Canadian welterweight Rory (Red King) MacDonald, who fought for the UFC title and won the Bellator championship, has called an end to his mixed martial arts career.
The 33-year-old from Kelowna, B.C., who now makes his home in Montreal, made the announcement via social media in the wake of his upset first-round loss Saturday to Dilano (The Postman) Taylor, a late replacement opponent, in the Professional Fighters League semifinal in Cardiff, Wales.
“My time has come to put the gloves down for good,” MacDonald wrote. “I’m so thankful for this sport and every person I’ve been able to meet along the way.”
Taylor was a third-choice alternate, who stepped in Thursday after MacDonald’s original opponent, unbeaten Russian Magomed Umalatov, was unable to get into Britain due to visa issues.
The loss to Taylor, MacDonald’s fourth in his last five fights, dropped his record to 23-10-1. And it prompted the father of two to retire.
MacDonald was one of a new breed of mixed martial artist, an athlete who started with the sport rather than transition to it from wrestling or boxing. He honed his skills under David Lea at Toshido MMA in Kelowna and continued to spend time with him even after moving to Montreal and making Tristar his main gym.
He was seen as the eventual successor to former UFC welterweight and middleweight champion Georges St-Pierre, with whom he trained in Montreal.
“I started this sport as a 14 year-old kid,” MacDonald wrote. “I still remember my first day and knowing this is what I wanna spend my life doing. The passion for martial arts and becoming a pro MMA fighter gave me hope and a way to a better life. And I’m so thankful to God for putting that gym Toshido MMA in Kelowna in my path.
“It truly changed the direction of my life and saved me.”
St-Pierre wished MacDonald well in retirement.
“New beginning for you and the best in your life is still to come,” said St-Pierre, who quit the sport in February 2019.
“One of the best ever,” wrote Patrick (The Predator) Cote, another retired Quebec UFC fighter.
“An absolute warrior,” said Bellator president Scott Coker.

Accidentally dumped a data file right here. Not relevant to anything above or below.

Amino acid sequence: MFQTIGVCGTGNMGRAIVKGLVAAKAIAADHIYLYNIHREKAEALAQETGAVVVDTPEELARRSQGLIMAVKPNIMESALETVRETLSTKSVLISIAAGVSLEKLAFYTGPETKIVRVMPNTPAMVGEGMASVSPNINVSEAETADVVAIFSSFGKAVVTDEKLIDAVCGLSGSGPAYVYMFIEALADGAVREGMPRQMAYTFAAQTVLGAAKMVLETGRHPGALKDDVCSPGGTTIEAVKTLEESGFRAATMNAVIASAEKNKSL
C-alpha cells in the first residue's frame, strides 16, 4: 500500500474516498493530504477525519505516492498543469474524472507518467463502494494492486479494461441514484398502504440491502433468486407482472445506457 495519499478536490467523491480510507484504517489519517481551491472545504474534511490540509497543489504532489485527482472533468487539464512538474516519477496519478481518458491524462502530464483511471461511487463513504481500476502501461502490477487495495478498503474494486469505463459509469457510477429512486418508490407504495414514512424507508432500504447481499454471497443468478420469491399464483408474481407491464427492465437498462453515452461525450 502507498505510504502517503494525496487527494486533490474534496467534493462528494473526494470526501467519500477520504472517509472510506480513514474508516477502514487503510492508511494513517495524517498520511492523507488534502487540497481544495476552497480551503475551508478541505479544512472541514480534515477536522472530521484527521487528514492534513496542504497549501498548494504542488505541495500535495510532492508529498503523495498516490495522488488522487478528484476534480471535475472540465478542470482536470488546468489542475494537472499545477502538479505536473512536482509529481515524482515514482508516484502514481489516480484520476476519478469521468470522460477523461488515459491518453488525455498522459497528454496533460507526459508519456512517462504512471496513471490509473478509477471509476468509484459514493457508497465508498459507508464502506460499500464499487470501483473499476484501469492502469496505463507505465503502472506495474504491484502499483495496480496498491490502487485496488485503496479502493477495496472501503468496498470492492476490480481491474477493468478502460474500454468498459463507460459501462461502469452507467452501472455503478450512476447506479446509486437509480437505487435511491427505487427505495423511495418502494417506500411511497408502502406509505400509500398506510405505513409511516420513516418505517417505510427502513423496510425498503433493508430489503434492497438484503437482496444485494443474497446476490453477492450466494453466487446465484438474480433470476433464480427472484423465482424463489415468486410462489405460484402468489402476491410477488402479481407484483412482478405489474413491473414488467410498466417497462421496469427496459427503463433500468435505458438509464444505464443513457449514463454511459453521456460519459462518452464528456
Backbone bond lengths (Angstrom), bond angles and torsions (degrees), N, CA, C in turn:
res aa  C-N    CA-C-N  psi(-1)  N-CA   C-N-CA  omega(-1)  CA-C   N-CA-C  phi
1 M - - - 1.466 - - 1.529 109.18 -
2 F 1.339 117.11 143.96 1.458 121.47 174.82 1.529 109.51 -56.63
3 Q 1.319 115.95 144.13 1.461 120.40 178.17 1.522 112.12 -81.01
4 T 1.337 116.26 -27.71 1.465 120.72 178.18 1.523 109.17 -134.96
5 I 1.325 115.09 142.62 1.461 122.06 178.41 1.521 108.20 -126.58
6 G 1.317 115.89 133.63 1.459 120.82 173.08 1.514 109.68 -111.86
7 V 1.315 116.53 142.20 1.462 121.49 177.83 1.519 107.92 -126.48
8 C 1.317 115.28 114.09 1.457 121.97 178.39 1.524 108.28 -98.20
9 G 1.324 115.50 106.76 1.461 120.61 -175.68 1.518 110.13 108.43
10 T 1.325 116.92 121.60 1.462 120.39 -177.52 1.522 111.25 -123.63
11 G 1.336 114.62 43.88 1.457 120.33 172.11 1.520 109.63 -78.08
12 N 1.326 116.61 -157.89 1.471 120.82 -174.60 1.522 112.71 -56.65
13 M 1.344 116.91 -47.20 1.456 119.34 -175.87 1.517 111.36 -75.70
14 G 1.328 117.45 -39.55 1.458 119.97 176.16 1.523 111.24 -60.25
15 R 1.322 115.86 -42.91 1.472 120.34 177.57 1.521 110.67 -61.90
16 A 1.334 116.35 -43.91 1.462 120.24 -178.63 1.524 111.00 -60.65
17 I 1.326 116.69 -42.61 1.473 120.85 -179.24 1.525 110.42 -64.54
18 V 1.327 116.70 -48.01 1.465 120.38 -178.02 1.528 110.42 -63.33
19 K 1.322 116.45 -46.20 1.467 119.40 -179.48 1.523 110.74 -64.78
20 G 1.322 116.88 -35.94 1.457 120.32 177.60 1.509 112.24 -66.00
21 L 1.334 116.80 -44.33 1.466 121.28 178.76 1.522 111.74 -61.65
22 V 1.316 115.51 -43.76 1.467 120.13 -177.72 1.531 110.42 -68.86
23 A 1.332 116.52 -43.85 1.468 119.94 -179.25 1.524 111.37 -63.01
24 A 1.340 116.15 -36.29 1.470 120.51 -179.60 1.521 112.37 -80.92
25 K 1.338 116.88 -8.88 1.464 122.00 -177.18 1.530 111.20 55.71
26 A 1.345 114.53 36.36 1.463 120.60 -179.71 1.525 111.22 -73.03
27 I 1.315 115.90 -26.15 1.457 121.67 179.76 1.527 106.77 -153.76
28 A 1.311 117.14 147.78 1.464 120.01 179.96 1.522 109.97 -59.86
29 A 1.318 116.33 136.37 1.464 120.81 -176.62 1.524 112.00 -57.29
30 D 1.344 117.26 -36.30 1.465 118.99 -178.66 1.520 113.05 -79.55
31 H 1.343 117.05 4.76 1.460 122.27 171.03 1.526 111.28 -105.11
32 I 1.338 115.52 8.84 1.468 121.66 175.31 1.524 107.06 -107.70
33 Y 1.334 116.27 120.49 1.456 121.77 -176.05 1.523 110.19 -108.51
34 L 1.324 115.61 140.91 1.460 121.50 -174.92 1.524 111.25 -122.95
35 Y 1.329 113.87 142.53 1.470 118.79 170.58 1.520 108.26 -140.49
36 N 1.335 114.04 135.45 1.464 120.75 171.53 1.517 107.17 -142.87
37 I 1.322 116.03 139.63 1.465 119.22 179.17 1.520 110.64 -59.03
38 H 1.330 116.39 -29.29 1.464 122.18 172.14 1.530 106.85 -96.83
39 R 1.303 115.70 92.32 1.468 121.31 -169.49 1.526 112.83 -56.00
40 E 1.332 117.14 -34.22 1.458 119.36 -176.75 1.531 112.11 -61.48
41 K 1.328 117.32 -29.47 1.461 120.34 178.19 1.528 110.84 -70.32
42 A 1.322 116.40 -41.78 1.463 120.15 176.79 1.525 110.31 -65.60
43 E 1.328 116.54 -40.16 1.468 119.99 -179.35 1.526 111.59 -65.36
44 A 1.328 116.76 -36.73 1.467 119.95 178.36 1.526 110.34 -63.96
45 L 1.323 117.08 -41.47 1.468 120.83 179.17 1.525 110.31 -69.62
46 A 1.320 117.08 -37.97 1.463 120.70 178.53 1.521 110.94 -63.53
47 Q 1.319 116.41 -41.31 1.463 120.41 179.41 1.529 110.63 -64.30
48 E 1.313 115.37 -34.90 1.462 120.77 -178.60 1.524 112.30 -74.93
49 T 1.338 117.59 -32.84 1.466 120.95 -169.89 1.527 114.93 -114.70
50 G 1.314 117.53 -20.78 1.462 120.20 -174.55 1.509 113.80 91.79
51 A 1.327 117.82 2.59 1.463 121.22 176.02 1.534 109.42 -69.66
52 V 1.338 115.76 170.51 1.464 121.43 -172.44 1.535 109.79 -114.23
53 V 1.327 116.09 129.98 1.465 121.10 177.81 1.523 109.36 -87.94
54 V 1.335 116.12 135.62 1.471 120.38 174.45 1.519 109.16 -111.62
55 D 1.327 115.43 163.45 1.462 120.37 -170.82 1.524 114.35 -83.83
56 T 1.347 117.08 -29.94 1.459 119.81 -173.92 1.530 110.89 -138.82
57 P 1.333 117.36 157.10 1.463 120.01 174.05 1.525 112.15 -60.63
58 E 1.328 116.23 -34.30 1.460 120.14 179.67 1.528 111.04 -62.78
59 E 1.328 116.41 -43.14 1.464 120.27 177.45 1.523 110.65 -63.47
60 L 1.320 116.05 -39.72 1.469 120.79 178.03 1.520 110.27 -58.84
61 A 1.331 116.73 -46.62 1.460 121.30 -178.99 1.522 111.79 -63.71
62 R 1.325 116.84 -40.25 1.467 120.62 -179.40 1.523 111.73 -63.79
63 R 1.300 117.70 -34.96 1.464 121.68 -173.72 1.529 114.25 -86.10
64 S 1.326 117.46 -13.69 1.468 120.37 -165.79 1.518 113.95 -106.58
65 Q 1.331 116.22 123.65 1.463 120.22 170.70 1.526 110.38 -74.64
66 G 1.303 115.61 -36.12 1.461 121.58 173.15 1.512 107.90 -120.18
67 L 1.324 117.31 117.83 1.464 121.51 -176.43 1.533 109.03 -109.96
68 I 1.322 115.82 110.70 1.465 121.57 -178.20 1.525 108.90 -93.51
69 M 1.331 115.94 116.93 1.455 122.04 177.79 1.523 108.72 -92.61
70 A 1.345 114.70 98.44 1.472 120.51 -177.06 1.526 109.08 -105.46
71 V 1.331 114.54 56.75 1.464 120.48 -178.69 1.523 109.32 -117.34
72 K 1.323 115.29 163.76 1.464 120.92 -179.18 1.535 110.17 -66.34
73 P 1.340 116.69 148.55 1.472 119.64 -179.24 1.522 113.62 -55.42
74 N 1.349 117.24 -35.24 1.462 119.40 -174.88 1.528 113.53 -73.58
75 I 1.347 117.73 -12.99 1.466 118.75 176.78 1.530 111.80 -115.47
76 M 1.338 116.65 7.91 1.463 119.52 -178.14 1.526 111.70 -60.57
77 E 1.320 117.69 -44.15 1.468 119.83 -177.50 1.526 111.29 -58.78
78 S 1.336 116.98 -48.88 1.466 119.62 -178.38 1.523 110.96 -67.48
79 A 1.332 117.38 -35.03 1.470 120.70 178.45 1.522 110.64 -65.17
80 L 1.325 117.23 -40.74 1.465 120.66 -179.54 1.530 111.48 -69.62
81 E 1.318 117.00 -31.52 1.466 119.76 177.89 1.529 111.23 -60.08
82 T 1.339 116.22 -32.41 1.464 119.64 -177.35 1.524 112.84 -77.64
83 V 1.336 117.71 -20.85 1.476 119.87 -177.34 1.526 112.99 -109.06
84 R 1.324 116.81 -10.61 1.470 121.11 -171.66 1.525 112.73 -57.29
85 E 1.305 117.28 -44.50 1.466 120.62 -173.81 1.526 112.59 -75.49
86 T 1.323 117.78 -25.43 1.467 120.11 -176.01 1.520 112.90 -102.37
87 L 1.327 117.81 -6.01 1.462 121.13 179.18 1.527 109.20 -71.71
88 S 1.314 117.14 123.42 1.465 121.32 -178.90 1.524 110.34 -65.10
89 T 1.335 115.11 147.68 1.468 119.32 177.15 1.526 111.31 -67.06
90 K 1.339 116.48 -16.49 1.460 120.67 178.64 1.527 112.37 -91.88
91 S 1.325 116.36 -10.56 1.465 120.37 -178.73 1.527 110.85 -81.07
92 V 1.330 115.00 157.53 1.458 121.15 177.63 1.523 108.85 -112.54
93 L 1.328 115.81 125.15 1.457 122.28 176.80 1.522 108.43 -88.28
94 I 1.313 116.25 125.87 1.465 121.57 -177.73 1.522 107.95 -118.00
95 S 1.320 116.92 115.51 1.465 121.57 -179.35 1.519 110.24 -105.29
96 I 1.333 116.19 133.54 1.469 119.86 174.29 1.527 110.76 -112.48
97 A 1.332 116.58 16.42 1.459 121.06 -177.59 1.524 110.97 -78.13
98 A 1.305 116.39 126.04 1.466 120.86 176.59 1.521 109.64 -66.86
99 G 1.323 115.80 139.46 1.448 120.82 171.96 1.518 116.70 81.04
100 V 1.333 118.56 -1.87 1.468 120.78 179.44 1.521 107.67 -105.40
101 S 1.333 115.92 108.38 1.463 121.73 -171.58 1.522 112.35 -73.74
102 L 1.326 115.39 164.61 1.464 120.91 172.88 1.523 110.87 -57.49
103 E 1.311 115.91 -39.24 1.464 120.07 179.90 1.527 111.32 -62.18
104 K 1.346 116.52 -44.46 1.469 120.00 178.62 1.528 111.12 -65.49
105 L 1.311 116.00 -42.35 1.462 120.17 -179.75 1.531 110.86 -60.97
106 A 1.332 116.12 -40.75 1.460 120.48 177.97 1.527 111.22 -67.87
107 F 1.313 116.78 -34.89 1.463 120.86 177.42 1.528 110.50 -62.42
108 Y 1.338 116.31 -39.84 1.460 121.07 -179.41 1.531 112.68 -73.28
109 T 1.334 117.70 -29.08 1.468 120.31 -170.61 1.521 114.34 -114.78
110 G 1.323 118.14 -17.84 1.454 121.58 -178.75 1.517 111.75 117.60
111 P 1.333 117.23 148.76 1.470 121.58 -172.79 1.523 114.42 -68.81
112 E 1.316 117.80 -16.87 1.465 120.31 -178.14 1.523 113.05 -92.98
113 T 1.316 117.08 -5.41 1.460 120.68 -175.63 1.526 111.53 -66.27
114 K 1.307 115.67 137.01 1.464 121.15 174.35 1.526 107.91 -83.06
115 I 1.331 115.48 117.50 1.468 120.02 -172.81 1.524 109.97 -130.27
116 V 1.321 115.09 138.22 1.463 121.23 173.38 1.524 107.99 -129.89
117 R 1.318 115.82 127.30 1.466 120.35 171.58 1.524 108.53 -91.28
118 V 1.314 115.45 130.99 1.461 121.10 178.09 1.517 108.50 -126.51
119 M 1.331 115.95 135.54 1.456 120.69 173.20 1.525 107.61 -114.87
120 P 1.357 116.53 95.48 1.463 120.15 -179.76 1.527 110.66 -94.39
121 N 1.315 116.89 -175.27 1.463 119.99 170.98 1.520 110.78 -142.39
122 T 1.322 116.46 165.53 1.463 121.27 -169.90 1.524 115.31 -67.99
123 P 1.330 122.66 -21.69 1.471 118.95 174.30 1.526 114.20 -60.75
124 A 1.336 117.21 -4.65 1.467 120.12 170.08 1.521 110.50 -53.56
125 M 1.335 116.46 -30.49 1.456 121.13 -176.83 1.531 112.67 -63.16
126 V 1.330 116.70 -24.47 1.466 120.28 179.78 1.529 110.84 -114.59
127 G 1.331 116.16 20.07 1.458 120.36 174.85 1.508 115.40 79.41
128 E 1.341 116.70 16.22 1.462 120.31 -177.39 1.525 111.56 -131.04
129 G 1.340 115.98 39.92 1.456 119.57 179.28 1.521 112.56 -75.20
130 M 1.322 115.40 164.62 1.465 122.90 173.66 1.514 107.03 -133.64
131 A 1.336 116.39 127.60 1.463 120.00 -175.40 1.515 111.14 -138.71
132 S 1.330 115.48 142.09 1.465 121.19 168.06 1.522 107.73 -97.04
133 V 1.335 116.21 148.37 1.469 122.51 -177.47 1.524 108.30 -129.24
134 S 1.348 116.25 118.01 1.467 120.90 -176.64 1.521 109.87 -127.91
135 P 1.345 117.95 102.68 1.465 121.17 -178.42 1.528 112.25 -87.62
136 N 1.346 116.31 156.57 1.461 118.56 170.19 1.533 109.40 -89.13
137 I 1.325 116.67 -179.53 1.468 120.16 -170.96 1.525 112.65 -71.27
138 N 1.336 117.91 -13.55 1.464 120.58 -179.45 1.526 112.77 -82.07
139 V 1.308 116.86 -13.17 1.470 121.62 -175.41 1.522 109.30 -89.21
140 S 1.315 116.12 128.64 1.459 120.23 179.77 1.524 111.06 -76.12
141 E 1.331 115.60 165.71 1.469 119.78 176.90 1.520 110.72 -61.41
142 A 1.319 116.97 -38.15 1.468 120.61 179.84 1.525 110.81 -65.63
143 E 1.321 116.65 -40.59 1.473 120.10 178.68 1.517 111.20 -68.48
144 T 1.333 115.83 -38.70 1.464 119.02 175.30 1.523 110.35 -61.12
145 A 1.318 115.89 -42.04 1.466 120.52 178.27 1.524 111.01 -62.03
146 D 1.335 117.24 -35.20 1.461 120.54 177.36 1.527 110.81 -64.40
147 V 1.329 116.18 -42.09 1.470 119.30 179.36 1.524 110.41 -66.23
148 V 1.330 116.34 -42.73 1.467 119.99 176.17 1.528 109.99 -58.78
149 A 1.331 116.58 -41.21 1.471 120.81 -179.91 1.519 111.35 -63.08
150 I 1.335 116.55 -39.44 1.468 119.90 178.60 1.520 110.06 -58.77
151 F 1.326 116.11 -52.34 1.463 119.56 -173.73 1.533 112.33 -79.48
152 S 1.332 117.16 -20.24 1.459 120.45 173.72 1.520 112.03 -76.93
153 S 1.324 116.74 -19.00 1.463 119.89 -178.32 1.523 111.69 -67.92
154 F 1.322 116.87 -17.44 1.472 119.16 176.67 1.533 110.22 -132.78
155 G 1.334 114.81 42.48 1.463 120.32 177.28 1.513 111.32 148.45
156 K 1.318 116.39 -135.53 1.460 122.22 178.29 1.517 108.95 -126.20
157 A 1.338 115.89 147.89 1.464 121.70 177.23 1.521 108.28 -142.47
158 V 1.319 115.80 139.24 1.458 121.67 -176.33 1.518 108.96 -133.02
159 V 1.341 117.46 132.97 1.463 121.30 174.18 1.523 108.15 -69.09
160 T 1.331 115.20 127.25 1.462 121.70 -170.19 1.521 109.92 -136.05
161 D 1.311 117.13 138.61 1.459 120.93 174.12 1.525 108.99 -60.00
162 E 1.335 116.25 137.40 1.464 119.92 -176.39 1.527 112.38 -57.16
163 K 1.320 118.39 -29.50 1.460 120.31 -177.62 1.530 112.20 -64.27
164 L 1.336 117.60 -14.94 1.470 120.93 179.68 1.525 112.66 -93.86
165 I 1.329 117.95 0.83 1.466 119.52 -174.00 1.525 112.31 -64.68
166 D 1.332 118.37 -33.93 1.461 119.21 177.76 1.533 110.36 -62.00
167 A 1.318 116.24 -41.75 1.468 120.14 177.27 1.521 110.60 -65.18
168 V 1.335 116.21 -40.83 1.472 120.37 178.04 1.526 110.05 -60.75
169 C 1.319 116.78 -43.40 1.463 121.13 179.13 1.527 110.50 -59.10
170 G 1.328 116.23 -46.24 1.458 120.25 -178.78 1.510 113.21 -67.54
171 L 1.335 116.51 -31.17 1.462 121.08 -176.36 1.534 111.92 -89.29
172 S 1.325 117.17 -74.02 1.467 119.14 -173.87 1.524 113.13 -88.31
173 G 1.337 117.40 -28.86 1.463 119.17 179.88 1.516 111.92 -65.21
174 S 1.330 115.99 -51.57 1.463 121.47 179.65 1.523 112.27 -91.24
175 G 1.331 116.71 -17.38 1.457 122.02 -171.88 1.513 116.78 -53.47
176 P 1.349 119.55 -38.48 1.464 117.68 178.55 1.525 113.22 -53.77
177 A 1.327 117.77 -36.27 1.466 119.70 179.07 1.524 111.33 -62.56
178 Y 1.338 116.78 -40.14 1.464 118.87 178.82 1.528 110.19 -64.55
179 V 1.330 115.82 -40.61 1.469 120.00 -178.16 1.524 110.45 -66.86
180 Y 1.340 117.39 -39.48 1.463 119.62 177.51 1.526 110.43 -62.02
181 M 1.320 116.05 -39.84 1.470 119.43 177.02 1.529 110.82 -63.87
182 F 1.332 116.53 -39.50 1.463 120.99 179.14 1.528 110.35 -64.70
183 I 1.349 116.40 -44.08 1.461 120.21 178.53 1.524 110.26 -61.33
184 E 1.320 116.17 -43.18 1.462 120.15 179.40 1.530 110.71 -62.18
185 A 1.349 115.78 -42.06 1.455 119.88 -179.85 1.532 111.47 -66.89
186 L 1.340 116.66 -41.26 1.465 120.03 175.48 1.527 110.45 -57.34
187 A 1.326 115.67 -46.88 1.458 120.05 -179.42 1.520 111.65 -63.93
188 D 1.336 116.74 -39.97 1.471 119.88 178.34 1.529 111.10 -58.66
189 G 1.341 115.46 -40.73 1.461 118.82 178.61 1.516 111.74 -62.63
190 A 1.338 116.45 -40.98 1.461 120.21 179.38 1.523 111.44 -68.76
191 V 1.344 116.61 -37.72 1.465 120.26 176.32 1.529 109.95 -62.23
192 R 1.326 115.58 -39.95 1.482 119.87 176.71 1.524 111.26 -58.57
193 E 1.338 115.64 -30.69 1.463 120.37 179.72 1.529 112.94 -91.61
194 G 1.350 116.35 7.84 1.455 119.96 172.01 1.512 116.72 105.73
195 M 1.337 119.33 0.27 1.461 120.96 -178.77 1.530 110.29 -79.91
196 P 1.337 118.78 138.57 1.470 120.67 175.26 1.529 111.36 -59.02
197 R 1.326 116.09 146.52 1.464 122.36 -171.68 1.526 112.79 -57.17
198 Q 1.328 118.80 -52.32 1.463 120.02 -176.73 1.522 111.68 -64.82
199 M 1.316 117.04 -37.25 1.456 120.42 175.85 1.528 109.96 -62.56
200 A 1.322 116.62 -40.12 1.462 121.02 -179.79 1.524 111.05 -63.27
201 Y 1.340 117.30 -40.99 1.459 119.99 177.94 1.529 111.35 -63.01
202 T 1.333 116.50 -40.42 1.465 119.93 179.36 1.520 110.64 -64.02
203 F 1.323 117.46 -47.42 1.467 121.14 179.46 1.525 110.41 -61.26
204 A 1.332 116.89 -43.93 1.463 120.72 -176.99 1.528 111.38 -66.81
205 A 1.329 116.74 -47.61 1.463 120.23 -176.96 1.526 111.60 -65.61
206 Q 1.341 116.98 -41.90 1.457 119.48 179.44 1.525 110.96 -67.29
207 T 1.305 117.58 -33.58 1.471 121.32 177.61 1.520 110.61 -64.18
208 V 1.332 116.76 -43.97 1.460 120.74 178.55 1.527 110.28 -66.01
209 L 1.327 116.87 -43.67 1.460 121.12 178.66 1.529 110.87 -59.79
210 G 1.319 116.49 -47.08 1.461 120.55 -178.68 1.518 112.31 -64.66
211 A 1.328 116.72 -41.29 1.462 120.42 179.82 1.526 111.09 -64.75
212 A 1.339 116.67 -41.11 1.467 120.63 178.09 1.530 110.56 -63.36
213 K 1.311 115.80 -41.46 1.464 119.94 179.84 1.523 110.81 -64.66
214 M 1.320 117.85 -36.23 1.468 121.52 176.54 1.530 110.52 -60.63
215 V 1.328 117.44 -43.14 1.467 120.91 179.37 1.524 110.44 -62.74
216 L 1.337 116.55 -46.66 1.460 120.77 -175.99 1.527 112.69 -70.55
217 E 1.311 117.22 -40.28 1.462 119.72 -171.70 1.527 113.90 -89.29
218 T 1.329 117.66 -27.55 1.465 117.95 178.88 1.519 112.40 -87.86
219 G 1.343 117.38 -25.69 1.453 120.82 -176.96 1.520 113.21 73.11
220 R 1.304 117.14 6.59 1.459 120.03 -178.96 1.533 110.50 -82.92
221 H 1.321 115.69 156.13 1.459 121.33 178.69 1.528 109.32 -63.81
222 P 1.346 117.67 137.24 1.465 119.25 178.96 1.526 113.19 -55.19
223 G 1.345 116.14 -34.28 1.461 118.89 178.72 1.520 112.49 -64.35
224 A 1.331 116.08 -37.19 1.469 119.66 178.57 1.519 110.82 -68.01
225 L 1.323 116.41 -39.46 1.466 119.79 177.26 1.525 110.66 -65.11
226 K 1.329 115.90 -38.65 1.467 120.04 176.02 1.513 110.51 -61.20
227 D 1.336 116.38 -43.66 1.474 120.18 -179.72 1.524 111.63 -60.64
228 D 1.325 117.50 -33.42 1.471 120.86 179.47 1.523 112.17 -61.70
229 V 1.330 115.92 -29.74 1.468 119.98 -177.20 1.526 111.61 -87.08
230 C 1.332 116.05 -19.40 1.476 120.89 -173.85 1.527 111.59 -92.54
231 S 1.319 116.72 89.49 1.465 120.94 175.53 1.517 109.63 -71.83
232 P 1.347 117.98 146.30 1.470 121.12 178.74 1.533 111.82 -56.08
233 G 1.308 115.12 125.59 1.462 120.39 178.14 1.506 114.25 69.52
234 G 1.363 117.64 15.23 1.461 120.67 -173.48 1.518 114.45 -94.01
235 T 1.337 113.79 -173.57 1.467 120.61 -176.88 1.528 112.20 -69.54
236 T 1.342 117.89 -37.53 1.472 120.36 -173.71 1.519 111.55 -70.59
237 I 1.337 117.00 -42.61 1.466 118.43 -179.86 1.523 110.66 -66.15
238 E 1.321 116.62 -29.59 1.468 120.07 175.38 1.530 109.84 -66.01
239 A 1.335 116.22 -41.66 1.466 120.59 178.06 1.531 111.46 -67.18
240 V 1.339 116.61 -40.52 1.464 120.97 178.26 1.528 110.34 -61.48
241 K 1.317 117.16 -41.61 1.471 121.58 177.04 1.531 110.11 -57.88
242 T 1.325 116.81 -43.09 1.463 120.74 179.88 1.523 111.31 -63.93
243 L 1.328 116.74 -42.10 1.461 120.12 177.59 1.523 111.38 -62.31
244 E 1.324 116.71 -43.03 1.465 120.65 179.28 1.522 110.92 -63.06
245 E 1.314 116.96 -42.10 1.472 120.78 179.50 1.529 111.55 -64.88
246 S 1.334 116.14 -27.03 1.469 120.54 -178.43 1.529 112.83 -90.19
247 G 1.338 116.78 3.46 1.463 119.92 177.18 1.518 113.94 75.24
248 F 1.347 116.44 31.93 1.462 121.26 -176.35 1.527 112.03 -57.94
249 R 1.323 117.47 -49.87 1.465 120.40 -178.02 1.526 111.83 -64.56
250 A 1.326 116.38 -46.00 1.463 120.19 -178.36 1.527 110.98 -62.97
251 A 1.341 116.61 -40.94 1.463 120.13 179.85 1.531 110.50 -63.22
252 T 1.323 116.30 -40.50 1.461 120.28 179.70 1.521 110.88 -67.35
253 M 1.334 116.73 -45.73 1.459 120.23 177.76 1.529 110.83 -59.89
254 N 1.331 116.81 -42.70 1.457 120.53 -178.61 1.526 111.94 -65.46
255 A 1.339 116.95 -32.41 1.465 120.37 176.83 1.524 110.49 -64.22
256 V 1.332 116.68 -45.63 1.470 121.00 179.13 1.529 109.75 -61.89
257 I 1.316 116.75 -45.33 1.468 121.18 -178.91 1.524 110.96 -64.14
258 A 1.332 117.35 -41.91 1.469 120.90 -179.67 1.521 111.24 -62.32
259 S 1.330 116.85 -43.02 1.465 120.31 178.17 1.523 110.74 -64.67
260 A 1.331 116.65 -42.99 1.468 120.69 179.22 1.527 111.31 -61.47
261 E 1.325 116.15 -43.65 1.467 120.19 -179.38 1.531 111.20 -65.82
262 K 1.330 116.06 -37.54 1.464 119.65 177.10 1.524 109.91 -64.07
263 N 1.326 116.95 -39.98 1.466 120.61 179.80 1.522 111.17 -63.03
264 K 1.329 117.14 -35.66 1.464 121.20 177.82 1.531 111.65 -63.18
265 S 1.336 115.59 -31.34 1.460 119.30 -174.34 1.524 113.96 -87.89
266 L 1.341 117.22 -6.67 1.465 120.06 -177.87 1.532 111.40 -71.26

MacDonald fought veteran (Ruthless) Robbie Lawler for the title at UFC 189 in July 2015 in a rematch of their UFC 167 bout in November 2013 when the Canadian lost a split decision.
Lawler stopped MacDonald early in the fifth round of a brutal, bloody title bout.
Both fighters took enormous punishment with Lawler barely surviving the third round. MacDonald’s nose was badly damaged during the fight, which Lawler finally ended with a big left hand directly into the face of MacDonald who fell to the canvas in agony.
MacDonald was hoping to become the third Canadian UFC champion, joining St-Pierre and Carlos Newton, who held the same welterweight belt for six months in 2001.
MacDonald fought one more time in the UFC, losing to Stephen (Wonderboy) Thompson before moving over to Bellator where he defeated Douglas (The Phenom) Lima at Bellator 192 in January 2018 to be crowned welterweight champion.
He took on middleweight champion Gegard (The Dreamcatcher) Mousasi later that year in a bid to add the 185-pound title but was stopped in the second round. Three fights later, he lost the welterweight title in a rematch with Lima in the final of the Bellator Welterweight World Grand Prix in October 2019.
MacDonald signed with the Professional Fighters League but had to wait until April 2021 to make his debut due to the pandemic. He went 2-4-0 in the PFL, whose schedule consists of a regular season and playoffs, losing in the semifinals in 2021 and 2022.
MacDonald, a born-again Christian, had to resolve faith and fighting as his career continued. After earning a majority draw with veteran Jon Fitch in April 2019, he wondered in his post-fight interview if he still had “that same drive to hurt people anymore.”
He later found his answer,
“Instead of a legacy as a fighter, I want to leave a mark in the sport about the good news of Jesus Christ,” said MacDonald.
Born in Quesnel, MacDonald was 14 when he started training with Lea. He had his first pro fight at 16, with his parents having to give their approval to do so. Even then, only a few athletic commissions would sanction the youngster.
He won the King of the Cage Canadian lightweight title at 18 — in his sixth fight — and defeated Clay French in his next outing a year later to win the King of the Cage world 155-pound title.
Thanks to a growth spurt, MacDonald moved up to welterweight and continued to fight at 170 pounds,
MacDonald was just 20 when he joined the UFC, having won all nine of his pro fights, and submitted veteran Michael (The Joker) Guymon in his UFC debut in January 2010. He suffered the first loss of his career next time out, when Carlos (The Natural Born Killer) Condit rallied to stop the young Canadian with seven seconds remaining in their UFC 115 bout in Vancouver in June 2010.
Upset at his performance, MacDonald moved to Montreal where he could train with St-Pierre and other pros at Tristar Gym. He won his next five fights, dispatching Nate Diaz and B.J. Penn along the way, as he worked toward his UFC title shot.
MacDonald was a black belt in jiu-jitsu at 23 and had a lot of weapons in his arsenal. But in a sport where fights are often built up by trash-talk and bad blood, he was more robotic than controversial.
MacDonald approached his craft with steely resolve, showing little emotion in the cage.
“I’ve learned so much about myself through this career, not all of it good and I’ve made so many mistakes along the way, but here I am 33 years old, a better man because of those mistakes, to which I’m very grateful,” he wrote in his retirement post.
“I wanna thank all of my fans that have been so supportive,” he added. “I never got into the sport for fame or any acknowledgment and it’s been hard adjusting to attention like that but I am truly thankful for your kindness you’ve shown me.”